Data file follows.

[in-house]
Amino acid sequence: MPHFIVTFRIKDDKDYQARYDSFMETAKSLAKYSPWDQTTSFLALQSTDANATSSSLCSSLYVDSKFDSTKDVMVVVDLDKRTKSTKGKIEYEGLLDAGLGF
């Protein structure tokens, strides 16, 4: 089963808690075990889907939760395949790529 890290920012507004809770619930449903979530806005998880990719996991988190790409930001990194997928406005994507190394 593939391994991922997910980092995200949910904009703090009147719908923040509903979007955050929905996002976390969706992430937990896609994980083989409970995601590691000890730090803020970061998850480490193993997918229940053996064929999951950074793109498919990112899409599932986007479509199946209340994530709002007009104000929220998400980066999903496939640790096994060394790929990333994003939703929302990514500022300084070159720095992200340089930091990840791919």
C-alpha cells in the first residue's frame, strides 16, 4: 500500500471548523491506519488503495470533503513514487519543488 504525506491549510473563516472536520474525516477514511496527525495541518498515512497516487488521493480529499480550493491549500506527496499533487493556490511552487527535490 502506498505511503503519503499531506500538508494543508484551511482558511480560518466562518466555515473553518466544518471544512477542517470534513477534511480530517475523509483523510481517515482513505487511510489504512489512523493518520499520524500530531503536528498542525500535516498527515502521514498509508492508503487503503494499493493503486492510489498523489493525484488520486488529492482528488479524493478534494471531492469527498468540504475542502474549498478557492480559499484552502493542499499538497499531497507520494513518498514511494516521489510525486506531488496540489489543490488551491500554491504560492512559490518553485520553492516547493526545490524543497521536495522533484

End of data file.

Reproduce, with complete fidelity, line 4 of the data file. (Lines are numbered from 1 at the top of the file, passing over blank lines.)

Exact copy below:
C-alpha cells in the first residue's frame, strides 16, 4: 500500500471548523491506519488503495470533503513514487519543488 504525506491549510473563516472536520474525516477514511496527525495541518498515512497516487488521493480529499480550493491549500506527496499533487493556490511552487527535490 502506498505511503503519503499531506500538508494543508484551511482558511480560518466562518466555515473553518466544518471544512477542517470534513477534511480530517475523509483523510481517515482513505487511510489504512489512523493518520499520524500530531503536528498542525500535516498527515502521514498509508492508503487503503494499493493503486492510489498523489493525484488520486488529492482528488479524493478534494471531492469527498468540504475542502474549498478557492480559499484552502493542499499538497499531497507520494513518498514511494516521489510525486506531488496540489489543490488551491500554491504560492512559490518553485520553492516547493526545490524543497521536495522533484